Summer is the season for relaxation, having fun, enjoying some free time… and, of course, catching up on your reading.
Whether you prefer the smell of a good paperback or you’re a big fan of e-books, you’re definitely going to need something good to read in your suitcase this summer.
If you haven’t got much of an idea of what books you want this summer, here come some ideas to help you choose, depending on your favorite genre:
‘Until the sun rise’
By Megan Maxwell. Romance novel.
Esther and Sofia are two sisters who, together with their father, run a small hotel in the beautiful town of Benicàssim.
The elder sister, Esther, is sensible, hardworking and terribly responsible, spending more time than she should working at the hotel. Sofia, on the other hand, is complicated, selfish and a little foolish at times. She is also spoiled by her family and friends, which does her no good.
Esther decides to enrol in a cooking course in London. During her trip, she meets Jorge, a man who make her believe in magic and romance.
Sofia, for her part, meets Luis, who teaches her to love herself and realise that life is about both plans and results. If you really want something, you have to work for it.
“Until the sun rises” is a story in which love, family, friends, perseverance and music feature prominently. Dive in and enjoy the ride.
‘Cathedral of the sea’
By Ildefonso Falcones. Historical novel.
14th century. The city of Barcelona is living a moment of real prosperity. It has grown outwards towards the Ribera, the humble fishing village, whose inhabitants decide to build, with their own money and effort, the greatest Marian temple ever known: Santa María de la Mar.
The construction parallels the haphazard story of Arnau, a serf who fled from the abuses of his feudal lord to take refuge in Barcelona, where he becomes a citizen and, thus, a free man.
The young Arnau works as a stableboy, a stevedore, a soldier and a money changer. A tough life, living always under the protection of the cathedral of the sea, that eventually lifts him from the misery of the fugitive life to nobility and wealth. With this privileged position, however, comes also the envy of his peers, who concoct a sordid story that puts his life in the hands of the Inquisition…
“The cathedral of the sea” is a story in which loyalty and revenge, betrayal and love, war and plague are intertwined in a world marked by religious intolerance, material ambition and social segregation. All this makes the novel not only absorbing, but also a fascinating and ambitious recreation of the light and shadow of the feudal era.
By César Pérez Gellida. Crime fiction.
September 2010. That Sunday morning, nothing bade well for Valladolid homicide inspector Ramiro Sancho, who was entering a nightmare that would leave him scarred for the rest of his days.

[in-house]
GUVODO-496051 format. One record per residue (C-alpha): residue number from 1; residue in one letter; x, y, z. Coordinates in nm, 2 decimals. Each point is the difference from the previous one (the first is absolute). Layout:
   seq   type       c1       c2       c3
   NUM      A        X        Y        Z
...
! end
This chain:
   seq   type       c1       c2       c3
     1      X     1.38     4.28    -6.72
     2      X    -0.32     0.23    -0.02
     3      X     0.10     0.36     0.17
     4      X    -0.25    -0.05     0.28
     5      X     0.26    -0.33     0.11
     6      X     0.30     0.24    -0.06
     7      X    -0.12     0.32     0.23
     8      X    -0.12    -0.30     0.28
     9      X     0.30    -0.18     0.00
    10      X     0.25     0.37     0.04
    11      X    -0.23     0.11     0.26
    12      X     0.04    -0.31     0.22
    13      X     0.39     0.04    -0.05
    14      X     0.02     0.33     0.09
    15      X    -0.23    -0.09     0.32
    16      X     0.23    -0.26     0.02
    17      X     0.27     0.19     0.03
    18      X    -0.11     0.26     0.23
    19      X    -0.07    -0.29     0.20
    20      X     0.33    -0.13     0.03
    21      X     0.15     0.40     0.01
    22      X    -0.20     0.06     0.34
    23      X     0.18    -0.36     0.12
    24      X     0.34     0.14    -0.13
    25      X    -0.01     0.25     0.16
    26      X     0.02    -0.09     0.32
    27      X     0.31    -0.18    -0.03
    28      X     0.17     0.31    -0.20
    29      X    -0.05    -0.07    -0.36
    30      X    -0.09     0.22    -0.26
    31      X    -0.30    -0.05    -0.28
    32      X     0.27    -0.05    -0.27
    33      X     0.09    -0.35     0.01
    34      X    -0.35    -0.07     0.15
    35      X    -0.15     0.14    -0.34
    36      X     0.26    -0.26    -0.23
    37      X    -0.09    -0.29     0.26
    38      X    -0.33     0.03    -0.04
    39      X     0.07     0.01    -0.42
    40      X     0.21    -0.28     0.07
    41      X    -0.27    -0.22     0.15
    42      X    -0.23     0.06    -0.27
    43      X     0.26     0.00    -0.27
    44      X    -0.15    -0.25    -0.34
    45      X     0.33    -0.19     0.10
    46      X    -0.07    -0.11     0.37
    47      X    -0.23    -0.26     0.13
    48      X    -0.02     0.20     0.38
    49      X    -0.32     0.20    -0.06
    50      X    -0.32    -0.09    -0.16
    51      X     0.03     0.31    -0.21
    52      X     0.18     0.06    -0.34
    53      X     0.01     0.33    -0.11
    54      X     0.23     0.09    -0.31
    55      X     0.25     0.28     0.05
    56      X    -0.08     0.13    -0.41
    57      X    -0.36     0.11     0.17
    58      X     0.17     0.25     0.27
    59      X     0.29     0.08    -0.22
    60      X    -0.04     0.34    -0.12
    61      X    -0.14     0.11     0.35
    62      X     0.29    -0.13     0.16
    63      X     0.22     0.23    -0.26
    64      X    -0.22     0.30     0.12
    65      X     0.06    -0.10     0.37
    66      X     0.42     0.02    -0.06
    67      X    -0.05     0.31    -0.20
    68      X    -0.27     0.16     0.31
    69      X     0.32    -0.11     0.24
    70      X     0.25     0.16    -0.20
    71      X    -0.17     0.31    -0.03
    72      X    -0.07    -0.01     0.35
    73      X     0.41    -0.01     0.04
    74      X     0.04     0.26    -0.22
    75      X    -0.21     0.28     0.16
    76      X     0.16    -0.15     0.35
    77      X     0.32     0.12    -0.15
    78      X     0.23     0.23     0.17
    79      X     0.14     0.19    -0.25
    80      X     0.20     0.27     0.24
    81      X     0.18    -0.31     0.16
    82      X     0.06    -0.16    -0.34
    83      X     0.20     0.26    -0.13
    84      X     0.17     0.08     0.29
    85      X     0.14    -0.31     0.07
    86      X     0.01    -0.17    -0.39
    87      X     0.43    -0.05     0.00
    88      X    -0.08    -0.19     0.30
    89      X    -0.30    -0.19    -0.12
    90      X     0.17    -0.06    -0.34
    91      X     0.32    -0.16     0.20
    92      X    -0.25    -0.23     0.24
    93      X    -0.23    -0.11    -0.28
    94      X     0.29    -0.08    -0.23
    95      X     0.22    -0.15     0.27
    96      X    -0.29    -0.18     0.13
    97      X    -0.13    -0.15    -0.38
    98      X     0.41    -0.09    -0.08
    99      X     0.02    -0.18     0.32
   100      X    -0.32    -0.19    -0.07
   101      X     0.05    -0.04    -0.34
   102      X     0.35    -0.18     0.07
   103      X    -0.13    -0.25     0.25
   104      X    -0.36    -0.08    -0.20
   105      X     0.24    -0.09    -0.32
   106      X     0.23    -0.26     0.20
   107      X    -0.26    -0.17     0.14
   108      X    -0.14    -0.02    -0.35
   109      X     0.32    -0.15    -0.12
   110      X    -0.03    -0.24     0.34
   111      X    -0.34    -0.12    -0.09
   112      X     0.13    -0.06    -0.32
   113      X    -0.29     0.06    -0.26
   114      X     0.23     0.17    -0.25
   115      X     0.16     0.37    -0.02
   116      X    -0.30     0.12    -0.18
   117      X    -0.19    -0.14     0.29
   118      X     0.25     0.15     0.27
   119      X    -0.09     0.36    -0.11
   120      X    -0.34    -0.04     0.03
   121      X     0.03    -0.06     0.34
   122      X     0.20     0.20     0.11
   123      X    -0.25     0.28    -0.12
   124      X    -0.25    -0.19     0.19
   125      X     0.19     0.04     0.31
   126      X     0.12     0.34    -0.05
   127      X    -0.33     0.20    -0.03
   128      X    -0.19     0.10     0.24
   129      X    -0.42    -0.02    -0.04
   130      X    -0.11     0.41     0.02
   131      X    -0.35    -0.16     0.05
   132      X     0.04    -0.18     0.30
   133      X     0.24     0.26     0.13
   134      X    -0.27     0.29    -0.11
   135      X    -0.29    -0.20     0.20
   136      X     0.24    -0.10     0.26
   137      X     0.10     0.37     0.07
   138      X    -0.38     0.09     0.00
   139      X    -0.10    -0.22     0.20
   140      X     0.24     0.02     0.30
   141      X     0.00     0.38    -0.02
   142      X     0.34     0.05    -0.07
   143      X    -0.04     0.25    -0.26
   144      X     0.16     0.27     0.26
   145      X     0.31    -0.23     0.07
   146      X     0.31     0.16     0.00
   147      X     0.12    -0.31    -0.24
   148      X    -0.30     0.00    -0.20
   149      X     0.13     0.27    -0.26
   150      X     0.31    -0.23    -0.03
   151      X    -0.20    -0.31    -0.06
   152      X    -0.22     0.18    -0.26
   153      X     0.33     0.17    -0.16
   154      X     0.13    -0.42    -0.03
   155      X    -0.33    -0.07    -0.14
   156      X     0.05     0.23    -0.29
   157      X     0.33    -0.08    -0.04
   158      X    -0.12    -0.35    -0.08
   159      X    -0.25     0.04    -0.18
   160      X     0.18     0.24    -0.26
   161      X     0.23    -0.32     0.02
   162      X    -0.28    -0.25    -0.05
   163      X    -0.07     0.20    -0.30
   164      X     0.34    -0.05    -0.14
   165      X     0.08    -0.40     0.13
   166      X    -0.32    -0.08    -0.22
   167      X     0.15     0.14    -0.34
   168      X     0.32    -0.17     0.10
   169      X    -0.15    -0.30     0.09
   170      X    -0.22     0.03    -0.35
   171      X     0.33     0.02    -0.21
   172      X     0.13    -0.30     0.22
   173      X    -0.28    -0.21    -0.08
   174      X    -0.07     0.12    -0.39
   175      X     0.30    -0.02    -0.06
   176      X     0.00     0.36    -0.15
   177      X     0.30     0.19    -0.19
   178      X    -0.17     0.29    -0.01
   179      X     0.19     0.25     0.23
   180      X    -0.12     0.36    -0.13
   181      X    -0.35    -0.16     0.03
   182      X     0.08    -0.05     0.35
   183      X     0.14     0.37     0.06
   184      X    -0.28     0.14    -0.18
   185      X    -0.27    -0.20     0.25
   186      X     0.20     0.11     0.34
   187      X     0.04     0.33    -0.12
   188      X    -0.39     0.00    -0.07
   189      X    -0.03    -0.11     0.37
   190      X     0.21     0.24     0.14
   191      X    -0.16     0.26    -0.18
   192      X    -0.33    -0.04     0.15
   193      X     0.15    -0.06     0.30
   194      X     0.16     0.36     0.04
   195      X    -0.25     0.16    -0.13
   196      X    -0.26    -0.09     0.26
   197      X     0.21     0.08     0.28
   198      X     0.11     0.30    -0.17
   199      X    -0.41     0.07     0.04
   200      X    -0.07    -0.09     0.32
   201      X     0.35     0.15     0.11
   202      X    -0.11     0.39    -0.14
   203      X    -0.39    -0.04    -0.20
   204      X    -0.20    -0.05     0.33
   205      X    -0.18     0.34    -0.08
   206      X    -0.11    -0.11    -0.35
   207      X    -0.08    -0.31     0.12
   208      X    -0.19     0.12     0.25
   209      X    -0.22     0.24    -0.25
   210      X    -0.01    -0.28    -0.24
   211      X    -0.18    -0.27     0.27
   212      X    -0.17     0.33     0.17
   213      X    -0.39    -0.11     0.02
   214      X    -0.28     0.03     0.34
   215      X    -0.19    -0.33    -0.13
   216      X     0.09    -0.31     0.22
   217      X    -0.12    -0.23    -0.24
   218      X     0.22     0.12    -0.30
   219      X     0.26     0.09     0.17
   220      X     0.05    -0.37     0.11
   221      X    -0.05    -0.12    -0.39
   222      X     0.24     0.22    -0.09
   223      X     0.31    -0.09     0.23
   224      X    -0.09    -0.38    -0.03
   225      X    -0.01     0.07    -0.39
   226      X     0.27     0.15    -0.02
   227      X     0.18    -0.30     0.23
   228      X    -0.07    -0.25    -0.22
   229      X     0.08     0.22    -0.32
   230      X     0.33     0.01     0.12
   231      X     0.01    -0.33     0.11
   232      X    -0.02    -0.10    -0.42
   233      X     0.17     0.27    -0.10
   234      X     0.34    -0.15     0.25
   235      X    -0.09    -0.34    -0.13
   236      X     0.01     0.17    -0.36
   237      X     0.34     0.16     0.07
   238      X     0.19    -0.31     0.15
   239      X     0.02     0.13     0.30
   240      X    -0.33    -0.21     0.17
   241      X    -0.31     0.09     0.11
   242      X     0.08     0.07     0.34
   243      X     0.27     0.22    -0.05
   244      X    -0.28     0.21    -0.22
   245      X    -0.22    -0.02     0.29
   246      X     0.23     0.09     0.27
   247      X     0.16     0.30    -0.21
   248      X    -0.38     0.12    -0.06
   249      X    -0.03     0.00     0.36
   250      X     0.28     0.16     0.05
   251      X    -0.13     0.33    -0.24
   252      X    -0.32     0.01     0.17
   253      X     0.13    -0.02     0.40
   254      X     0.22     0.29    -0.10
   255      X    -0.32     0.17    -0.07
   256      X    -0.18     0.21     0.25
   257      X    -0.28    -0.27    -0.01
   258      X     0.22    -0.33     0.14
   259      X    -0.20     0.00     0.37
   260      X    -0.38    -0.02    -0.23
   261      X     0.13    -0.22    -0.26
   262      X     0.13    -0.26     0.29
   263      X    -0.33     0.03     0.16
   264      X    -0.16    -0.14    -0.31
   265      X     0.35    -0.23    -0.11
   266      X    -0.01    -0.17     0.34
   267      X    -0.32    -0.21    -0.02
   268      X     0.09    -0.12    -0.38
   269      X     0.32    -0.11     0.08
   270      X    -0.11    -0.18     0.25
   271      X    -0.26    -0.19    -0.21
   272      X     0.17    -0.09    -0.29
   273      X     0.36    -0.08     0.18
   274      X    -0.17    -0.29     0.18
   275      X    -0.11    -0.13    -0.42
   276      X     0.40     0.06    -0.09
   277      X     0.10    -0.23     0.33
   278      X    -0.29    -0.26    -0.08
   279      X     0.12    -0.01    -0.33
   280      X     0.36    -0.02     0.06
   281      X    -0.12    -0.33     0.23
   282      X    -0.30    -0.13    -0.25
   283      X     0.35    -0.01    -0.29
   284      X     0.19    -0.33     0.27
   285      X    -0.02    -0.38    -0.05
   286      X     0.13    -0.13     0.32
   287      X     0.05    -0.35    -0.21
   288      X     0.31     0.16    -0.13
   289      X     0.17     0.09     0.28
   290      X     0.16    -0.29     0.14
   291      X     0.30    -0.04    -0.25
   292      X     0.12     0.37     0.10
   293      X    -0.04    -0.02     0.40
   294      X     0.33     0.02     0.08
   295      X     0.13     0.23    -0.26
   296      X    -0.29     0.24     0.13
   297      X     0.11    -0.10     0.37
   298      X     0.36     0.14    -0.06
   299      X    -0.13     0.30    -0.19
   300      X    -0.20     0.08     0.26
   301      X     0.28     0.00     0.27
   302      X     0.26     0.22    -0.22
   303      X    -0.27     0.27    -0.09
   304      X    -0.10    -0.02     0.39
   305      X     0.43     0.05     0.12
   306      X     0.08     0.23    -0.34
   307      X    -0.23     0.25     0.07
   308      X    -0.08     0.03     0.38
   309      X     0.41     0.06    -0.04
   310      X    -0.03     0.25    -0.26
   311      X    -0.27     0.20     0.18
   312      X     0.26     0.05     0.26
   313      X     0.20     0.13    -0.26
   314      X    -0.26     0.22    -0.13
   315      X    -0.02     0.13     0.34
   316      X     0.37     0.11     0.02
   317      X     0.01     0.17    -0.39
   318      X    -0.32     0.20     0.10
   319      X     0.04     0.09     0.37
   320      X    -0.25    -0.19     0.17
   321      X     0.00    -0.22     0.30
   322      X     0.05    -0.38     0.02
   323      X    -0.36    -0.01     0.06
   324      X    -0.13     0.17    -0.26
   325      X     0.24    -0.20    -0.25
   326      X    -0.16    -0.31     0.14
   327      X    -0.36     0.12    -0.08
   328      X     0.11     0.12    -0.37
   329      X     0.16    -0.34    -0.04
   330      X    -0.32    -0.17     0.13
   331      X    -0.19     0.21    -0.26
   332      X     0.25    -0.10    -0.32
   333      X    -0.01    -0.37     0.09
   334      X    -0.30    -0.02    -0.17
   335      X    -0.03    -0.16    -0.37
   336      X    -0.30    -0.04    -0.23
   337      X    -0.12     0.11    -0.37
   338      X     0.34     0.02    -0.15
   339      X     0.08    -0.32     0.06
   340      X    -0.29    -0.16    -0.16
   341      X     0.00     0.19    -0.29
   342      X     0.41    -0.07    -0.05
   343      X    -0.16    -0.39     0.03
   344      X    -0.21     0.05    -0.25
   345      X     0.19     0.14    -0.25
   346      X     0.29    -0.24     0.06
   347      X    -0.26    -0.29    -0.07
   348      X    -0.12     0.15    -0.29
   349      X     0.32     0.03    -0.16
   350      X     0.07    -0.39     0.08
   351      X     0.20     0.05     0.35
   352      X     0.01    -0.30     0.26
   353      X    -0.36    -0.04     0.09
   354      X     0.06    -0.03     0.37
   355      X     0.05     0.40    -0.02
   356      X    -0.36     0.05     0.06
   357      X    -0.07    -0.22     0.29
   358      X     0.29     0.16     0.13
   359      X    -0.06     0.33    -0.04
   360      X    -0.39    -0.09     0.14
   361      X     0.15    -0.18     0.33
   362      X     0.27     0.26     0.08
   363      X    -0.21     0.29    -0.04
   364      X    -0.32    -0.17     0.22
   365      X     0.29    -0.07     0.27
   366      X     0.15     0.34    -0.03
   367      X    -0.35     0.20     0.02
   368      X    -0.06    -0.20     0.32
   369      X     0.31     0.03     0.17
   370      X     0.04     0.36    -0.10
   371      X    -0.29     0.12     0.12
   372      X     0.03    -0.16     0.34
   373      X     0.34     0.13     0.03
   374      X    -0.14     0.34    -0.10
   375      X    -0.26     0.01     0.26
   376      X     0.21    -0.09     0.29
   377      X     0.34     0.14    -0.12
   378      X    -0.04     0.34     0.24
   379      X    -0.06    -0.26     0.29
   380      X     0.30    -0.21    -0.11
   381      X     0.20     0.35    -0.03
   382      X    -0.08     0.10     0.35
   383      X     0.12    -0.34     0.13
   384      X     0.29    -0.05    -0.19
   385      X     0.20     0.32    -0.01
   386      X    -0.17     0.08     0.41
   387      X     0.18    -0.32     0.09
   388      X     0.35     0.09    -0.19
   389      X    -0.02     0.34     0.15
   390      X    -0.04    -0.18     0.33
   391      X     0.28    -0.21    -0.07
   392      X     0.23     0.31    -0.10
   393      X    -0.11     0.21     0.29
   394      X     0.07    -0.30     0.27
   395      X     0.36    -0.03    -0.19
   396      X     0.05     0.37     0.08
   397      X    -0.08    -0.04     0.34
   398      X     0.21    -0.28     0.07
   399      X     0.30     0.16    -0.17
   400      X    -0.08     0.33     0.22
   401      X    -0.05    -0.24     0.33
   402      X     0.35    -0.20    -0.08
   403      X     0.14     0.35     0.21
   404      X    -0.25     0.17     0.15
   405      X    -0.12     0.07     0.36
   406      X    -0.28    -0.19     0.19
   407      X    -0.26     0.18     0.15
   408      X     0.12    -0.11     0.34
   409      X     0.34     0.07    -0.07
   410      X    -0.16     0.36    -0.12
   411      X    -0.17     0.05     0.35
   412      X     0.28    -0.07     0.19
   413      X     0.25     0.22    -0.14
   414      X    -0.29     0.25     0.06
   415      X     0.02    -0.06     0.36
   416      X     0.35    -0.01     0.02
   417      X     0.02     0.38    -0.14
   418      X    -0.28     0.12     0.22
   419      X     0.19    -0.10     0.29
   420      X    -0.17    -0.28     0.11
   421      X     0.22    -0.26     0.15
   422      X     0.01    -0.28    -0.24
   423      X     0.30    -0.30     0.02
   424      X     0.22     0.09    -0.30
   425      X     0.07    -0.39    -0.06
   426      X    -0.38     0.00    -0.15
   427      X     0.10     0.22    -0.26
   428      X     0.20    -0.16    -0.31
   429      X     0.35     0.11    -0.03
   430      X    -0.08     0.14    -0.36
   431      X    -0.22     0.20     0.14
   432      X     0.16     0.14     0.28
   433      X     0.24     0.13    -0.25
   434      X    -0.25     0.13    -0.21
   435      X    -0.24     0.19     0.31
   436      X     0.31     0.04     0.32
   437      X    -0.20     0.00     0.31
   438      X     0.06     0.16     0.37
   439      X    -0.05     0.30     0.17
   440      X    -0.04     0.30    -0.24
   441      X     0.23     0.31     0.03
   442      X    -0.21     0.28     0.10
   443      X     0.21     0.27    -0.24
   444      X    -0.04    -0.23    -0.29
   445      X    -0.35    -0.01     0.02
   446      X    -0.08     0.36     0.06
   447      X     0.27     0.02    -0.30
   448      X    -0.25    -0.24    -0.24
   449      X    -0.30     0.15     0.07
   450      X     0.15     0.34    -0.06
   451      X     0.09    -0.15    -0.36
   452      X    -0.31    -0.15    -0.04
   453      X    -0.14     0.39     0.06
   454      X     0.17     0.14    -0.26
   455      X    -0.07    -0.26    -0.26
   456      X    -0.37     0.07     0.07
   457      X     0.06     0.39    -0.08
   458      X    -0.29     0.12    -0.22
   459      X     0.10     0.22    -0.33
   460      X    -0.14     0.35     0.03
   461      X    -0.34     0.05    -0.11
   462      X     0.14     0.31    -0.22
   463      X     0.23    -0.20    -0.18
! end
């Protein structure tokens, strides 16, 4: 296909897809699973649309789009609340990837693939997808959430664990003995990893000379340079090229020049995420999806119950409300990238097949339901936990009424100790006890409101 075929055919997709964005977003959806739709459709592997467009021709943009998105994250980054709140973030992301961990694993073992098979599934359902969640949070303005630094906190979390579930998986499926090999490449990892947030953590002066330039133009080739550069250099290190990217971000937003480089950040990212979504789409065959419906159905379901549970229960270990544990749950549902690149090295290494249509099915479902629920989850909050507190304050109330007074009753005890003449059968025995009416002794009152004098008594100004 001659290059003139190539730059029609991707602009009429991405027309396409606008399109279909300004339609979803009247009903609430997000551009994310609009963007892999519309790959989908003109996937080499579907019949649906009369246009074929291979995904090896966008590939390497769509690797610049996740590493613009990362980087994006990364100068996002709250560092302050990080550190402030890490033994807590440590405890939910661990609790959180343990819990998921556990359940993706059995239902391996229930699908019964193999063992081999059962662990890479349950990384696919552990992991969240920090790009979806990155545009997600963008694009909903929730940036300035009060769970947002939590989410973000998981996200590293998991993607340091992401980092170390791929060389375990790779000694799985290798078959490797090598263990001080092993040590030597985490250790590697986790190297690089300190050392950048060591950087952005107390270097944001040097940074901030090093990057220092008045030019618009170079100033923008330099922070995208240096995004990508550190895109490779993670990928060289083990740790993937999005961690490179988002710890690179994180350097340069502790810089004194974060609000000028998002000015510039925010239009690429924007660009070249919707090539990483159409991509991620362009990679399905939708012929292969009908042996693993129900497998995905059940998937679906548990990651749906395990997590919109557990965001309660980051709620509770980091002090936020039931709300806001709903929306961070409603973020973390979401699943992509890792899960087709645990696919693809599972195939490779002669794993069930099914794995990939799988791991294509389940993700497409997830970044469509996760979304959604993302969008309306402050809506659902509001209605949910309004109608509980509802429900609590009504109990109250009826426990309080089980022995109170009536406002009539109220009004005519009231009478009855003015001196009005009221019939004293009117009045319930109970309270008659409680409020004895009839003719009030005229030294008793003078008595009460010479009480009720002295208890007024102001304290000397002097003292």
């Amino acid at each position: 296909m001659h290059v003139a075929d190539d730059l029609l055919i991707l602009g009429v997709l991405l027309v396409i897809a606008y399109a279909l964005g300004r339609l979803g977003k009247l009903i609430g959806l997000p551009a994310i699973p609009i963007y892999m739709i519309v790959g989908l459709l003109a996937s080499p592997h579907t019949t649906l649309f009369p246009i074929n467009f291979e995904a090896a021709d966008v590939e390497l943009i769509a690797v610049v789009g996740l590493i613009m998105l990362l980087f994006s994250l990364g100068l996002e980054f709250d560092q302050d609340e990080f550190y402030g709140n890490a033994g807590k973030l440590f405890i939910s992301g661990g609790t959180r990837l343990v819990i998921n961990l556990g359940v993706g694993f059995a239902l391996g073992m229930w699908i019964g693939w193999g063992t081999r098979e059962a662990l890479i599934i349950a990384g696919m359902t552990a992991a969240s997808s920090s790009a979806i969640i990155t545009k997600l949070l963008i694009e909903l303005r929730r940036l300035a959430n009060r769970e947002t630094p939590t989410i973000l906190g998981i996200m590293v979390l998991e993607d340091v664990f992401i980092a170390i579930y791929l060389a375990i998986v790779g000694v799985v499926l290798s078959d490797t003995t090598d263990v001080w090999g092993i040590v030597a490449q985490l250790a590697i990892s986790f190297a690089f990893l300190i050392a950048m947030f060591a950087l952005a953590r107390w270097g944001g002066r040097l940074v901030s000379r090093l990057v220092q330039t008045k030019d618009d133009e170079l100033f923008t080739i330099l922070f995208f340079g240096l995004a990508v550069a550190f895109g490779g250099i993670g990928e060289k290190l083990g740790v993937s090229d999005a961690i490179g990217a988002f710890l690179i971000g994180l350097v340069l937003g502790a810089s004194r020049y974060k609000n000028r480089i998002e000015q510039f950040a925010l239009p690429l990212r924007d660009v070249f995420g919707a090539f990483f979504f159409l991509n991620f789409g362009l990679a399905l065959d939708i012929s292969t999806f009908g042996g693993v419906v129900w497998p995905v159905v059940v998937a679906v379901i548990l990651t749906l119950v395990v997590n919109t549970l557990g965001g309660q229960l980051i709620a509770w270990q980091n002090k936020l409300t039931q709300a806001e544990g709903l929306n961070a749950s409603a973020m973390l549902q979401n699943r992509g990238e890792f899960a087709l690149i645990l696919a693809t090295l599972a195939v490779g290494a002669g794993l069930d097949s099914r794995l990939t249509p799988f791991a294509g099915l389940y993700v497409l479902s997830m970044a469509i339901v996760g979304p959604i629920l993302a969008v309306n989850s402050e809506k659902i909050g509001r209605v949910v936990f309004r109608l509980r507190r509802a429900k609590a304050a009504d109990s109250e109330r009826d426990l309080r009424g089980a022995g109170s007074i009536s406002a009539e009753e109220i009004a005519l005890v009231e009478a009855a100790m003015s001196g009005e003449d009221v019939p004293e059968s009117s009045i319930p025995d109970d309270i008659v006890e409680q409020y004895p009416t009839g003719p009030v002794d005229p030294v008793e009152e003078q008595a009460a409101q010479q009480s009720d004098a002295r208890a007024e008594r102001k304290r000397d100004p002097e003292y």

The investigation of the murder of a young Ecuadoran girl, who was found with her eyelids mutilated and threatening verses on her body, occupies the first pages of this dark crime novel that is narrated with dynamic and daring cinematic language. The author takes us down an unexpected path, however, in describing events from the perspective of the murderer himself: a narcissistic sociopath influenced by modern music and great works of literature.
The frenetic evolution of events leads to the involvement of one of the most widely recognised experts in the behaviour of serial killers. This complex emotional triangle, coupled with the intrigue that surrounds the murderer’s sinister accomplice, makes “Memento mori” an action-packed thriller with a soundtrack that will hook the reader from beginning to end.
‘I don’t know whether to throw myself under the train… or at the driver’
By Sandra Broa. Humour.
Sandra is a thirty-year-old who, after seven years of dating her boyfriend and four living together, finds herself back on the singles market. Unlike most women her age, however, she thinks that her thirties are fantastic: even if your bum’s beginning to sag a little, at least you have a clear idea of what you want, have more confidence in yourself and are more economically independent. Besides, you’re a single with a lot of choice: you can connect with men of virtually any age! For older men, you’re like a breath of fresh air and full of life; for twenty-somethings, it’s your experience that intrigues them.
Her single friends had warned her how bad the dating scene was, how difficult it was to meet someone decent, how narrow some guys are and how pushy others are… And she had thought to herself, “Surely, it can’t be that bad! I’ll show them!”. Soon after she began to put herself out there, however, she realised that the picture was not as bad as her friends had been painted it.
“I don’t know whether to throw myself under the train… or at the driver” is a fun book narrated in first person, like a diary interspersed with conversations about sex with friends. It’s funny and has a free and easy style: just like the author.